Template-based websites simply do not afford you the level of personalization necessary to design a site that is a reflection of your brand’s unique personality, identity, and positioning. As we mentioned earlier, your website is the most comprehensive representation of your brand. It’s the central point from which your brand story emerges. A website template imposes too many restrictions on your ability to differentiate your brand and powerfully convey your value propositions.

A custom website gives you a blank slate on which to create a truly unique experience and build an emotional connection with your customers. It’s these types of connective experiences that build trust and brand loyalty, the benefits of which are difficult to put a price on.

Summary: If you’re looking to build a website that is a powerful expression of your brand, you should opt for a custom website.

4. Functionality


The limitations of website templates extend to functionality as well. For starters, not all templates are designed to be fully responsive (i.e. to work as well on mobile devices as they do on a desktop.) Considering that mobile traffic accounts for more than half of all internet use these days, responsiveness is no longer an optional feature.

If you’re looking to do any sort of serious e-commerce with your website, a custom site is a must as well. Template-based sites don’t afford the flexibility to accommodate the backend necessary for an e-commerce model. Security can also be an issue with website templates. Hackers love template-based sites because a single piece of malicious code can be used to hack thousands of sites at once. The unique development of custom sites makes them less vulnerable to attacks.

Another critical limitation that comes with website templates is a lack of control over user experience. User experience is central to ensuring that your customers get what they need out of your website, and that you get what you need out of your customers. Only with a custom website can you strategically drive users towards conversion, optimizing your site’s ability to capture leads or sell products.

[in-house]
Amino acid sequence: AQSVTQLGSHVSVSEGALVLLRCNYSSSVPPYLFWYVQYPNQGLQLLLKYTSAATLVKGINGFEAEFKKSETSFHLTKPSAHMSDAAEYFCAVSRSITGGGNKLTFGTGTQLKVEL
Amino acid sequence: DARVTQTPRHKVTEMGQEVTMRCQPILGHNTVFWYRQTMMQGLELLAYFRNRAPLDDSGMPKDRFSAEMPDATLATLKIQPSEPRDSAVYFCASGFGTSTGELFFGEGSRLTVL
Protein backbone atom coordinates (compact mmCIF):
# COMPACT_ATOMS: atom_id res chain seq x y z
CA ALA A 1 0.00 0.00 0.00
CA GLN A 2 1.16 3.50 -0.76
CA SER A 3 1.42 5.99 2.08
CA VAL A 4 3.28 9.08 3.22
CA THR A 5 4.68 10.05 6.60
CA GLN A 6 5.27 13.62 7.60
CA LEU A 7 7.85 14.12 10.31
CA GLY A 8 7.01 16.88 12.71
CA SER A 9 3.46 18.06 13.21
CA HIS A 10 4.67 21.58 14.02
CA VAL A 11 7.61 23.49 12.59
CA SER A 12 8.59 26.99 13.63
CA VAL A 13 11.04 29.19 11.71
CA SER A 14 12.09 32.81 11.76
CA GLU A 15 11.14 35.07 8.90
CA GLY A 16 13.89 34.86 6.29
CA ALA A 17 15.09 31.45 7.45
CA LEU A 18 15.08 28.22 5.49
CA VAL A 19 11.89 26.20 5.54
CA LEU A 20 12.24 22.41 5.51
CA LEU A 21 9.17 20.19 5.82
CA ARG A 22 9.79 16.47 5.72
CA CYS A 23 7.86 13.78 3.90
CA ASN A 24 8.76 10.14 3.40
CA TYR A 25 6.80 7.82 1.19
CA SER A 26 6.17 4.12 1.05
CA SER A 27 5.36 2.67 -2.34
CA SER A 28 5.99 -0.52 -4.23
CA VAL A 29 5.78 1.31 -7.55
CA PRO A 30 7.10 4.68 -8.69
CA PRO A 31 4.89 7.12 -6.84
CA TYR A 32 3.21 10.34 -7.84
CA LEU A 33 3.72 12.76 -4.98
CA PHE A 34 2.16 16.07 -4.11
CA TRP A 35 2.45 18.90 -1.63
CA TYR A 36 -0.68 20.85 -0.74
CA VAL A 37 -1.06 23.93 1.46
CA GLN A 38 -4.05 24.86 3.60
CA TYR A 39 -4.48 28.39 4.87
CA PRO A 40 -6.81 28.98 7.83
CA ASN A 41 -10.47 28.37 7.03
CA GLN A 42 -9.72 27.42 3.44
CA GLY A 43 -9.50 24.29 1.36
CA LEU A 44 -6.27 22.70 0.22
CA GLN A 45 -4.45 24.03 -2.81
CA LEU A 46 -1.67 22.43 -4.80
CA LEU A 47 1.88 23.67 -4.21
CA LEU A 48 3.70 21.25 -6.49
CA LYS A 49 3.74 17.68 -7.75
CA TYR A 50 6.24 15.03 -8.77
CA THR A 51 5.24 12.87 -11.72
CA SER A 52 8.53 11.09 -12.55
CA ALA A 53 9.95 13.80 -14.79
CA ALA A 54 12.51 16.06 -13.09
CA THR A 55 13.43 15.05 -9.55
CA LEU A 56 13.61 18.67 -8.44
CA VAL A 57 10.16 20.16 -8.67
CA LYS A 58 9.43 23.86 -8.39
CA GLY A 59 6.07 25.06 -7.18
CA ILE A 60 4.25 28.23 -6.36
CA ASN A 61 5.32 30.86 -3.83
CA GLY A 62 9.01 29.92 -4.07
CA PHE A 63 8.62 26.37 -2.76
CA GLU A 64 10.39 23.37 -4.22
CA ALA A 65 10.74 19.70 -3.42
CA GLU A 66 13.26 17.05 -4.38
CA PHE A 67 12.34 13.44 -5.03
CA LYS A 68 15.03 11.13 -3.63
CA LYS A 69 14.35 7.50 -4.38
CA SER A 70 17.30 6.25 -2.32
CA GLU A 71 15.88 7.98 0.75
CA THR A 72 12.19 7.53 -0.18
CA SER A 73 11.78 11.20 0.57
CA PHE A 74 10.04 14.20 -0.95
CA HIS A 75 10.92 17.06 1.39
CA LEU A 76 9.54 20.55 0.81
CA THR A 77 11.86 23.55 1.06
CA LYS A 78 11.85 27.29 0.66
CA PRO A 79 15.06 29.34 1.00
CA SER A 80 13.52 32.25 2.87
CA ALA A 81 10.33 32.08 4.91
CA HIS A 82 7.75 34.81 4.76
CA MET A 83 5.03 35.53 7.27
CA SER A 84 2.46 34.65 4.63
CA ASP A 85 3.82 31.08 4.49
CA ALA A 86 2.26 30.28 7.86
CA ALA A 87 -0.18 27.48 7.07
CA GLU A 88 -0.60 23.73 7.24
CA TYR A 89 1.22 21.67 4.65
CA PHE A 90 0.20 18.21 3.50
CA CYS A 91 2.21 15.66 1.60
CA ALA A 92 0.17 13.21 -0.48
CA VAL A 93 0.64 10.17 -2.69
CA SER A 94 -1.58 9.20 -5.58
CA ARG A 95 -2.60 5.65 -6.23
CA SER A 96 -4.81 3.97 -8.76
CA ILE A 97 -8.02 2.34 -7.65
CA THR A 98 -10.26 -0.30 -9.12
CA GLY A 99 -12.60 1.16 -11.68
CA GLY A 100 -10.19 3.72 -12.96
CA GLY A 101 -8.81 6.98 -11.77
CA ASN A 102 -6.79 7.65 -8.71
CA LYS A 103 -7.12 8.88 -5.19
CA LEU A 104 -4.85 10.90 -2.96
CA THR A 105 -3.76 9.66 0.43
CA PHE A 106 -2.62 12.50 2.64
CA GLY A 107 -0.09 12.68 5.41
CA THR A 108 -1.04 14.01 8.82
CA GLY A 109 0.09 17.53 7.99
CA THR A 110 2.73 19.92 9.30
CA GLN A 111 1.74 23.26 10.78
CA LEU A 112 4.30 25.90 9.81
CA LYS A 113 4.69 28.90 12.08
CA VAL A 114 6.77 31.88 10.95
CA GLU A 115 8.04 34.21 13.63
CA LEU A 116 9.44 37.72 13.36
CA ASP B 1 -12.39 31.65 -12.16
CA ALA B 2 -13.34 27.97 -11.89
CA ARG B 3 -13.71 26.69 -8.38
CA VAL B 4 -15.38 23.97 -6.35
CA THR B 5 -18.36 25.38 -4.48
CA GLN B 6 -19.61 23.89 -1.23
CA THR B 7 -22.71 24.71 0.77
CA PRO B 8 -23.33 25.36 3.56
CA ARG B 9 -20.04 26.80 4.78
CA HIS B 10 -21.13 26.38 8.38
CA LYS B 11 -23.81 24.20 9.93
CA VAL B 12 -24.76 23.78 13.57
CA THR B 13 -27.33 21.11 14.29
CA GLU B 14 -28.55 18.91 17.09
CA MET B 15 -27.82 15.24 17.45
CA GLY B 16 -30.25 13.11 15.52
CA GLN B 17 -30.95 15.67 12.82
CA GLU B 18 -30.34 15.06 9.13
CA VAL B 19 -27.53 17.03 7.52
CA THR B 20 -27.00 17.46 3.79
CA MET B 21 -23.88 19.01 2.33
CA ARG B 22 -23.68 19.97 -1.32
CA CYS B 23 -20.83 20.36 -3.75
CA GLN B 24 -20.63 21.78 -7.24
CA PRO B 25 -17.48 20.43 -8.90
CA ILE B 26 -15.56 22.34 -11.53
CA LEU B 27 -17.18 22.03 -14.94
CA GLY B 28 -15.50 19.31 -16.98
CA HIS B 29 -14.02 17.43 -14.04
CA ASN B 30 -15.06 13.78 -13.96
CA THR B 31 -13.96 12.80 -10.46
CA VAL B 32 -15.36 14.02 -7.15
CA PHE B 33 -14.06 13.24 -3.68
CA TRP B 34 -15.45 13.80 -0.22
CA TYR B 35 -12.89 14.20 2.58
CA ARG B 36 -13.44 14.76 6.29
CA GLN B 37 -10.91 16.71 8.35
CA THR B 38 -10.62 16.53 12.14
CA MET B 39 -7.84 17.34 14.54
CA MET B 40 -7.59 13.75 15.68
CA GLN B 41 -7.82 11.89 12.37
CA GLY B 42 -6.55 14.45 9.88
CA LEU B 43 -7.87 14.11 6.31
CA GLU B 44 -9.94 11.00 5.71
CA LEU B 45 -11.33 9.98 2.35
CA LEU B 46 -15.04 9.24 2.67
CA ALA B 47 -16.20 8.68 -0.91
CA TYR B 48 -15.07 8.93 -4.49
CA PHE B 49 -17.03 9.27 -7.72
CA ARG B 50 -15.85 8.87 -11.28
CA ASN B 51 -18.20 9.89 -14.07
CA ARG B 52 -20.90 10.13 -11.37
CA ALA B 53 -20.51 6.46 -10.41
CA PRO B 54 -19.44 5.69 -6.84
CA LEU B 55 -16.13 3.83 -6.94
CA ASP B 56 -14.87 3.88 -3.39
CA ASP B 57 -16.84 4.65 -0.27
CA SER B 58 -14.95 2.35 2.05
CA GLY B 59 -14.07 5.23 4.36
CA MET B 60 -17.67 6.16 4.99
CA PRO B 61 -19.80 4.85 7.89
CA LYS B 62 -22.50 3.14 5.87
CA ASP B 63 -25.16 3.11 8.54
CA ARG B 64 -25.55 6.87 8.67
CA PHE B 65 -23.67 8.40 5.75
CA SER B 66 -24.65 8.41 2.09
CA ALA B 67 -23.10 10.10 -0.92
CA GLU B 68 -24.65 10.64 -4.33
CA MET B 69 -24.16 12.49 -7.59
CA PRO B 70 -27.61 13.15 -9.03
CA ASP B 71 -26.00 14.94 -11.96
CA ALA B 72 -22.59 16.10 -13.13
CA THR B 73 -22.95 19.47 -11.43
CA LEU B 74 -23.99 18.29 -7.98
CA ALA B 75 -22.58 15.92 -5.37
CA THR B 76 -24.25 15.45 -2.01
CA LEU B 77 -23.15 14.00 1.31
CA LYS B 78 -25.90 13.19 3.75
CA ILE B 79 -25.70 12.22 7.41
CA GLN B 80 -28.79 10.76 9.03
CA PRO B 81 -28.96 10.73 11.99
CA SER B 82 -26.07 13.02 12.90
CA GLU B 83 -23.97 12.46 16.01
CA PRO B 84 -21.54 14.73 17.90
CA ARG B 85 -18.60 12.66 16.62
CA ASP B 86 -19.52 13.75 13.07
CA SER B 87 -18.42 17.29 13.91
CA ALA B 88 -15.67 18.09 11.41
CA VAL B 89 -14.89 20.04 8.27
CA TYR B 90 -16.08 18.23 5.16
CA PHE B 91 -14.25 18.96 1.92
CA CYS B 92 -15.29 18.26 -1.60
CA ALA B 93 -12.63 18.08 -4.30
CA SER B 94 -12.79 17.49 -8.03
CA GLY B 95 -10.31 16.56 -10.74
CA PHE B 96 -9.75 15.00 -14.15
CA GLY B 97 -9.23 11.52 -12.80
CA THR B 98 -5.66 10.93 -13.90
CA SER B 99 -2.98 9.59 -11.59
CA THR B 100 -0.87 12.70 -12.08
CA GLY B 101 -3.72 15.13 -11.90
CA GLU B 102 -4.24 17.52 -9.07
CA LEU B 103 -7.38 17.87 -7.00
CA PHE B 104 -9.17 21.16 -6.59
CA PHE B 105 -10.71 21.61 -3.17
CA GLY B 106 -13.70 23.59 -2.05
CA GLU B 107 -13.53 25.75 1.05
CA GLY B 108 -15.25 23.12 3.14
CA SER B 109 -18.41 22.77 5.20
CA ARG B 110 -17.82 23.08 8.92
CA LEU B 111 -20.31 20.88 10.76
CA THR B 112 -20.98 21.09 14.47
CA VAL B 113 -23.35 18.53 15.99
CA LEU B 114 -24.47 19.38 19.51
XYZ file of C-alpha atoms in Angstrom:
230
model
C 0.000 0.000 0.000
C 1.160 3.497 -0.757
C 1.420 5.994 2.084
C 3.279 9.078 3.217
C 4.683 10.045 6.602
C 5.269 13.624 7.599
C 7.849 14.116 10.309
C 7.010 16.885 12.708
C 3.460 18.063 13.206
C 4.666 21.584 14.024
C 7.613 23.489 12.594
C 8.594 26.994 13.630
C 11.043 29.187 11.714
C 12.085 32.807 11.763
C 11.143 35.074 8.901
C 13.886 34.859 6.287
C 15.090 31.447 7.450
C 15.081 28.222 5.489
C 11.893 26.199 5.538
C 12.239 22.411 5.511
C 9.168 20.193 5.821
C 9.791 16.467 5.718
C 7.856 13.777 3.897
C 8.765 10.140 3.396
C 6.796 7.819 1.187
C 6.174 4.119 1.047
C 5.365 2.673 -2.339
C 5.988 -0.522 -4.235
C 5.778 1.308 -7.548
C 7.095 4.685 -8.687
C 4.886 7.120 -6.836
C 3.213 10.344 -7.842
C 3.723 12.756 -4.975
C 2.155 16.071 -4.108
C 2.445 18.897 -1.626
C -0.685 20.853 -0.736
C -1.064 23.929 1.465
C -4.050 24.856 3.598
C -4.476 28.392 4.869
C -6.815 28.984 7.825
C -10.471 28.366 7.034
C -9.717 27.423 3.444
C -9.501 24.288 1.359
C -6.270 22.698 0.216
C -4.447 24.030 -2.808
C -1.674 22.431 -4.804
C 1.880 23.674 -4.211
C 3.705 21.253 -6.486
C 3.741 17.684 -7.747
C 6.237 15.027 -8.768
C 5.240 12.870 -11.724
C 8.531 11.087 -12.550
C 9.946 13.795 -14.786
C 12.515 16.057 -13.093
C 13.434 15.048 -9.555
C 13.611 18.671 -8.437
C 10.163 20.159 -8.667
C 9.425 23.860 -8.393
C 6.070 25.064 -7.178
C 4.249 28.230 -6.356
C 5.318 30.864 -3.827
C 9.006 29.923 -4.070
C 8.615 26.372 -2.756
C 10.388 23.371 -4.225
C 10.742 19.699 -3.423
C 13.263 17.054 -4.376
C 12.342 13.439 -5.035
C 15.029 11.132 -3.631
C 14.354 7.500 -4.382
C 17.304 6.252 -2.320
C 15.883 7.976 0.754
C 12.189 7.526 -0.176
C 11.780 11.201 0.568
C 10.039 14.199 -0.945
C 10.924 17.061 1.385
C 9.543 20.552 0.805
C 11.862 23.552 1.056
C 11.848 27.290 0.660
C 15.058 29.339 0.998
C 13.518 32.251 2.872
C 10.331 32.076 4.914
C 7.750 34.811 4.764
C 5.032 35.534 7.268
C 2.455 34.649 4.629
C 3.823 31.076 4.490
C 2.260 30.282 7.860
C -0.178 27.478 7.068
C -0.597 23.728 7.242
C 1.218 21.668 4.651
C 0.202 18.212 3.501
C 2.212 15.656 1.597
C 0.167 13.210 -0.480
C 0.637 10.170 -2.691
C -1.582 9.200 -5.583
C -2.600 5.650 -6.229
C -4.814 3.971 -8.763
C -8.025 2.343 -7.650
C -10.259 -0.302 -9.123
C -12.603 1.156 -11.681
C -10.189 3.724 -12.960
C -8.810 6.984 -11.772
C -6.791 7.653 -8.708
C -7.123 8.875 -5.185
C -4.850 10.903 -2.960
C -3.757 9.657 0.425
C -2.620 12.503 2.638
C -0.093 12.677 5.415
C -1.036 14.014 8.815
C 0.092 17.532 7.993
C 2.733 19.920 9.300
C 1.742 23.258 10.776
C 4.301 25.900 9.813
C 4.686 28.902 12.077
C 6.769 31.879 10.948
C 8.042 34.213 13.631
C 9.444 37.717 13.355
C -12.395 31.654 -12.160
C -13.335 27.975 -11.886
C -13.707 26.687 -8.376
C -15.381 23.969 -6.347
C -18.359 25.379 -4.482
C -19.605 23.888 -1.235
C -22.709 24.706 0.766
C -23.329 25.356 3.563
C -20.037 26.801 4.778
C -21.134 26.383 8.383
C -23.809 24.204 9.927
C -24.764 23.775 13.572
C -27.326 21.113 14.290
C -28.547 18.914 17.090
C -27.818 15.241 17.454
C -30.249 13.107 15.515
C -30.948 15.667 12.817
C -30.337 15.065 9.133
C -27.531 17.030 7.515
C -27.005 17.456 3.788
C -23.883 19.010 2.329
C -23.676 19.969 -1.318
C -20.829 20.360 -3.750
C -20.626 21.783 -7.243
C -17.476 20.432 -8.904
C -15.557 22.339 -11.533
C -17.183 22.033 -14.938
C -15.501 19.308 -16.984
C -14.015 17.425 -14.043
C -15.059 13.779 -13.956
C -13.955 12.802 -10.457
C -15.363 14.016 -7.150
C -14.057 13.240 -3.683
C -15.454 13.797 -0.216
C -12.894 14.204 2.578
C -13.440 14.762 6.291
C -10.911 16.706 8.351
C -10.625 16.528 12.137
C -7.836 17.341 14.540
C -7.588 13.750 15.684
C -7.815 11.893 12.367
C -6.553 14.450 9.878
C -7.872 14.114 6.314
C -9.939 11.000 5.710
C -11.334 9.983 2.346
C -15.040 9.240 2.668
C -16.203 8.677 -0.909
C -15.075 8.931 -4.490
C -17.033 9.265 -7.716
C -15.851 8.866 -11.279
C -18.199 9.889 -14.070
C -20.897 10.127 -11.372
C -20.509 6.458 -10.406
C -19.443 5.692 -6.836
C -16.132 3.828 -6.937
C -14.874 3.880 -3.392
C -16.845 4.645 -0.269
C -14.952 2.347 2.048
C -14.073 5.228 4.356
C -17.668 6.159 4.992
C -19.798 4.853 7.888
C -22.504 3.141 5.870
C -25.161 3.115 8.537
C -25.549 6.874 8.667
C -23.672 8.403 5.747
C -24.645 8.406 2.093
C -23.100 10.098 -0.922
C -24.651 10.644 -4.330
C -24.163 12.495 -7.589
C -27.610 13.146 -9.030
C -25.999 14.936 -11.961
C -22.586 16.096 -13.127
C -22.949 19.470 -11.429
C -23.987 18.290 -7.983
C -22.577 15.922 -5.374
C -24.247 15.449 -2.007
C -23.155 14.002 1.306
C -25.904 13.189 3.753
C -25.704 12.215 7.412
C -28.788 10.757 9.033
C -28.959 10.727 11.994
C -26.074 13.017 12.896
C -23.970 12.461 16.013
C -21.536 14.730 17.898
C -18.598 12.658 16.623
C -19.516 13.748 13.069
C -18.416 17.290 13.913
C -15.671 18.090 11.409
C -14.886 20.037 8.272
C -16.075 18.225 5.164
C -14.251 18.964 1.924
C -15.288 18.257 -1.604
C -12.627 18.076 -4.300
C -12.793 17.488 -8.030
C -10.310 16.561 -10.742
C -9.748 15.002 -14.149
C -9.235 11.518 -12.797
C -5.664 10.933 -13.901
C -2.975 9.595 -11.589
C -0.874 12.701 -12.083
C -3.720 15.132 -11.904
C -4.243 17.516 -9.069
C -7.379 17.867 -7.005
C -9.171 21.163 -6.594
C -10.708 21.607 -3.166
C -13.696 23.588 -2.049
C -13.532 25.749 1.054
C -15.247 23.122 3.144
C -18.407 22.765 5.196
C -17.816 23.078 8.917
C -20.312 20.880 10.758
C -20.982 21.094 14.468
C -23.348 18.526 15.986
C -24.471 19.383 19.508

Summary: When it comes to functionality, a custom website has far fewer limitations than a website template.

5. Flexibility & Scalability


Website templates are really a “one size fits all” solution. They have lots of extra features you may or may not need—features that create coding conflicts when you try to extend the functionality of your site down the road.

A template-based site might seem like an acceptable solution for your current needs, but what happens when your company begins to grow? The extra features you don’t need can significantly slow your site’s loading time as traffic to your site grows. Functional limitations only become exacerbated with increased visitors as well.

A custom website, on the other hand, gives you flexibility to work with your budget and add features as you need them. Your developer will build the site to cater specifically to your current objectives, while ensuring that the site is easily scalable as you grow. Custom sites have no inherent limitations on the amount of user traffic they can handle without sacrificing functionality.

Summary: For a website that offers a flexible number of features and can be easily scaled as your company grows, a custom website is your best bet.

The Bottom Line

It can seem like a stressful decision at first, but the choice between a custom website and website template is a no-brainer if you know which questions to ask. For those companies that aren’t limited by budget and timeline, a custom website is nearly always the way to go. Website templates come with too many limitations on brand expression, functionality, and scalability. Any up-front savings they offer will usually end up costing you more down the line. A custom website is built specifically for your needs, tailored to your brand’s unique identity and positioning, and configured to grow with you into the future.

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A prolific blogger, speaker, and columnist, Brian has two decades of experience in design and branding. He’s written for publications including Forbes, Entrepreneur, Inc. Magazine, Fast Company, HuffPost, and Brand Quarterly.